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GenuineXP

Enumerations in C Library Header Problem

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I'm writing a library in C and have run into a problem with enumerations. Because I define enumerations in library headers, they are defined in both the resulting static library and a simple testing program that includes the library header. At least, this is what I suspect is causing the problem. I get multiple link errors claiming there are multiple definitions of certain enumerators. Here's an example. lib.h:
...
typedef enum foo {
    bar = 0x00
} foo;
extern void baz(void);
...

lib.c:
...
#include "lib.h"

void baz(void) {
    ...
    int a = bar; // Use the enumerator.
    ...
}
...

prog.c:
...
#include "lib.h"

int main(void) {
    baz(); // Function from the library.
    return 0;
}
...

This looks something like what's going on with my library/program code. I get errors about 'bar' having multiple definitions. I'm pretty sure this is because it is defined in lib.h, which is included in both the library and program source files and results in 'bar' being defined in the object files of the library and program. Once they link... bam! Two definitions. Is there a way to avoid this problem? I'd really like to stay away from macro-based constants! I'm curious as to why I haven't run into similar problems in C++ before, but I could just be way off the mark as to what's actually going on. Thanks for the help!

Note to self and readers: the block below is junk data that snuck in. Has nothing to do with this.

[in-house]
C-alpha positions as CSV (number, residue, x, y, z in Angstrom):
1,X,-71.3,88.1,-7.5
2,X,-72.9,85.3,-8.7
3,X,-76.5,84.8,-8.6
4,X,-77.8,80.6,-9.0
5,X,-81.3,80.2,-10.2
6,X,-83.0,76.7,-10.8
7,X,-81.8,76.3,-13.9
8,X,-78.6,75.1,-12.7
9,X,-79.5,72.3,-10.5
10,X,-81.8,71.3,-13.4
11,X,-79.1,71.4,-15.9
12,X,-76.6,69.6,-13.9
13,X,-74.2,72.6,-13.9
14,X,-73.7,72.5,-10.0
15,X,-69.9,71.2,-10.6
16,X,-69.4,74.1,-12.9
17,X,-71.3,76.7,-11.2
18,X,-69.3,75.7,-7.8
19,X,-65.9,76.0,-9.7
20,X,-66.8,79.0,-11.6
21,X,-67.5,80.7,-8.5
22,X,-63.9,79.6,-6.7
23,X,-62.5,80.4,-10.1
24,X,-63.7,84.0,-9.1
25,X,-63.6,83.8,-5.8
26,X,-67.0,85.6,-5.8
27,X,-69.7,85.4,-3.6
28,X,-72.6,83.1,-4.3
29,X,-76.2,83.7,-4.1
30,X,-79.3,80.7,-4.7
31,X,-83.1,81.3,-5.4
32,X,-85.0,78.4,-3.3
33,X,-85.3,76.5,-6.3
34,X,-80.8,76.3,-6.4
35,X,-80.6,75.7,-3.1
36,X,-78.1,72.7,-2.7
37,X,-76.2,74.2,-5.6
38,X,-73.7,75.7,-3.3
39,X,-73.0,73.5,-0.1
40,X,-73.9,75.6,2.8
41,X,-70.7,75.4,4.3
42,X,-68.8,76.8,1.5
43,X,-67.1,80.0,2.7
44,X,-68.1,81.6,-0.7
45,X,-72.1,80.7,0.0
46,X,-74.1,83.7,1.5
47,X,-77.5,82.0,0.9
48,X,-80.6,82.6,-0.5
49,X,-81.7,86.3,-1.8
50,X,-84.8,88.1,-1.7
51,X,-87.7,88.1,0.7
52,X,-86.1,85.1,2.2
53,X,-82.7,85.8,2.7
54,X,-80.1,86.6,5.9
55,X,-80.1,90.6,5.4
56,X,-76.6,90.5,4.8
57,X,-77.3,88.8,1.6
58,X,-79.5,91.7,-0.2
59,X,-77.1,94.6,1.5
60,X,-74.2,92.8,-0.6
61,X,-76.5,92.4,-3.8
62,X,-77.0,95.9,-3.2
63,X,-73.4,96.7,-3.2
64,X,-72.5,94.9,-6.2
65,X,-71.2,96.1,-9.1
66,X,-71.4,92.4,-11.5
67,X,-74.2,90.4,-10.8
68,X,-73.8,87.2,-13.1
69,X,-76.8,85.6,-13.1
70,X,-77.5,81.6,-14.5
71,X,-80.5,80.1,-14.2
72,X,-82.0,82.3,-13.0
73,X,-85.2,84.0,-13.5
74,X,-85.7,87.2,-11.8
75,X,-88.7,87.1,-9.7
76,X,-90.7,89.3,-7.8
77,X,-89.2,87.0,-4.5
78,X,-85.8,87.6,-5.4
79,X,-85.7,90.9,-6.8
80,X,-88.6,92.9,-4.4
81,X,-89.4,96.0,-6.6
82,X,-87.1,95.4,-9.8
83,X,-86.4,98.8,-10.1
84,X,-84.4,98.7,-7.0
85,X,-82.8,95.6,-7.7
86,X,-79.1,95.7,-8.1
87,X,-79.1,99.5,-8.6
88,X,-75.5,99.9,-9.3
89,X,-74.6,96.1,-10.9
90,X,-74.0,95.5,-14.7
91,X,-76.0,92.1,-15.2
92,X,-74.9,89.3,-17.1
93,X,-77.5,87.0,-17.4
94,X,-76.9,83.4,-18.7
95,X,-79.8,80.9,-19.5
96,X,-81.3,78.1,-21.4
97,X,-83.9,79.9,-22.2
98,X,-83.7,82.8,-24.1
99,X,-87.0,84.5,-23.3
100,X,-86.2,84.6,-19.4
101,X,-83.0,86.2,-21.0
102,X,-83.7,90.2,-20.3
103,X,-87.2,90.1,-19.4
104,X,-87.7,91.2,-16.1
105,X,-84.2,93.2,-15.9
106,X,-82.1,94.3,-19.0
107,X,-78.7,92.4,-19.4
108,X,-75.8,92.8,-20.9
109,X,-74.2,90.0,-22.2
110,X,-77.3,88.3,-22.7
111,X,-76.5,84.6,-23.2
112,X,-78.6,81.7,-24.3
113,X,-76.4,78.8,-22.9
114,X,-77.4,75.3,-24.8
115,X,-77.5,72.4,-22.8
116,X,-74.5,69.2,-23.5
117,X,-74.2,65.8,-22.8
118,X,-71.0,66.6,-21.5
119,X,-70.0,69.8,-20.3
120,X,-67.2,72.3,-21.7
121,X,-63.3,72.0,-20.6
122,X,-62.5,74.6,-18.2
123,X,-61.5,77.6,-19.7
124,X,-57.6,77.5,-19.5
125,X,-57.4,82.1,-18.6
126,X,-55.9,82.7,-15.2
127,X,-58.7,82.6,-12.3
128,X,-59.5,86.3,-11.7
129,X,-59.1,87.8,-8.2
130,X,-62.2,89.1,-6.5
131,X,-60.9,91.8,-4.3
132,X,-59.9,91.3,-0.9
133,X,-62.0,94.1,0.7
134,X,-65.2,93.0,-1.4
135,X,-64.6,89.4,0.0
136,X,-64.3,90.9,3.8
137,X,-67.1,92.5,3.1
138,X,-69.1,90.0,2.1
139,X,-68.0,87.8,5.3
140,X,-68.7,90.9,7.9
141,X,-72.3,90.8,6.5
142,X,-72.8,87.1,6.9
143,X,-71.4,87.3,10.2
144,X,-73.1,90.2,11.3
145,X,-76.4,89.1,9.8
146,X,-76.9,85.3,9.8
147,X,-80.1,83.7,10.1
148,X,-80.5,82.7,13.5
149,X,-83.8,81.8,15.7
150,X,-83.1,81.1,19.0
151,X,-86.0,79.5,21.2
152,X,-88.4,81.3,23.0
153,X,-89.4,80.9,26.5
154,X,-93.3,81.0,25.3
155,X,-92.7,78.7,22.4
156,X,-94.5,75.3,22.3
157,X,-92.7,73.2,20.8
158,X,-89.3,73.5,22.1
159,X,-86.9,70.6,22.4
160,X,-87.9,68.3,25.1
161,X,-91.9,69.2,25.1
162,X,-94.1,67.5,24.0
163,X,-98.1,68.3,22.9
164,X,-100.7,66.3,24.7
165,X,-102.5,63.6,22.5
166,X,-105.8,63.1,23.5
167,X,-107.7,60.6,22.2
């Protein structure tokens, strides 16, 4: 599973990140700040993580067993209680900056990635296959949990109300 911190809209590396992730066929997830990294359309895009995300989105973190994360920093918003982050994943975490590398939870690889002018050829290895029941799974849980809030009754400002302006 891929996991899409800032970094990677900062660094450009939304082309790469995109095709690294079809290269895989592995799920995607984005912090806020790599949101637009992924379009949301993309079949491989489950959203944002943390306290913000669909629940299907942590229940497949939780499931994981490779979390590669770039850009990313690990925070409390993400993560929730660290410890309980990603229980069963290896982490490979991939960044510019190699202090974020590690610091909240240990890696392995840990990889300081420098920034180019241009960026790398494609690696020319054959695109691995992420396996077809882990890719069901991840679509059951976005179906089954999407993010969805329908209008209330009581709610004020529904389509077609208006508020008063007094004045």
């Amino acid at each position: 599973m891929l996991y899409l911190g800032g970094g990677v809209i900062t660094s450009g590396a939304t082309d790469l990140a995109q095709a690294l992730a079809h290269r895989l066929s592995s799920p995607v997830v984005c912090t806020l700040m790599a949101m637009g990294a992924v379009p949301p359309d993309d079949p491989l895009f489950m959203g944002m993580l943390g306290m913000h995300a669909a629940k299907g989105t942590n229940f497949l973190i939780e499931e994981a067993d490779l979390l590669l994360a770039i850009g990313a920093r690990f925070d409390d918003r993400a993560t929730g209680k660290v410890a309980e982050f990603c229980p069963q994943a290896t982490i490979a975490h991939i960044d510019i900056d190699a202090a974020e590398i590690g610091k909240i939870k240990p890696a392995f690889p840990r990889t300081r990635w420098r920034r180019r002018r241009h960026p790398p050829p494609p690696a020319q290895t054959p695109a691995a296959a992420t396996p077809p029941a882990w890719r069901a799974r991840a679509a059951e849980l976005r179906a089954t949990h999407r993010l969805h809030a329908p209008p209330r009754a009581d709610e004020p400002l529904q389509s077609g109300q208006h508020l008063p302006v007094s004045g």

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Arg, ignore me. It turns out that the errors weren't referring to enumerators at all! I left some silly constant definitions lying around that caused the problem. I was using them as some sort of alias for certain enumerators. Something like this.

lib.h:
...
typedef enum foo {
bar = 0x00
} foo;
const int alt = bar;
...




It was 'alt' that was giving me the trouble. Whoops. [lol]

I'm about to remove those pesky constants and hopefully this problem will go away.

EDIT: Yep, all fixed.

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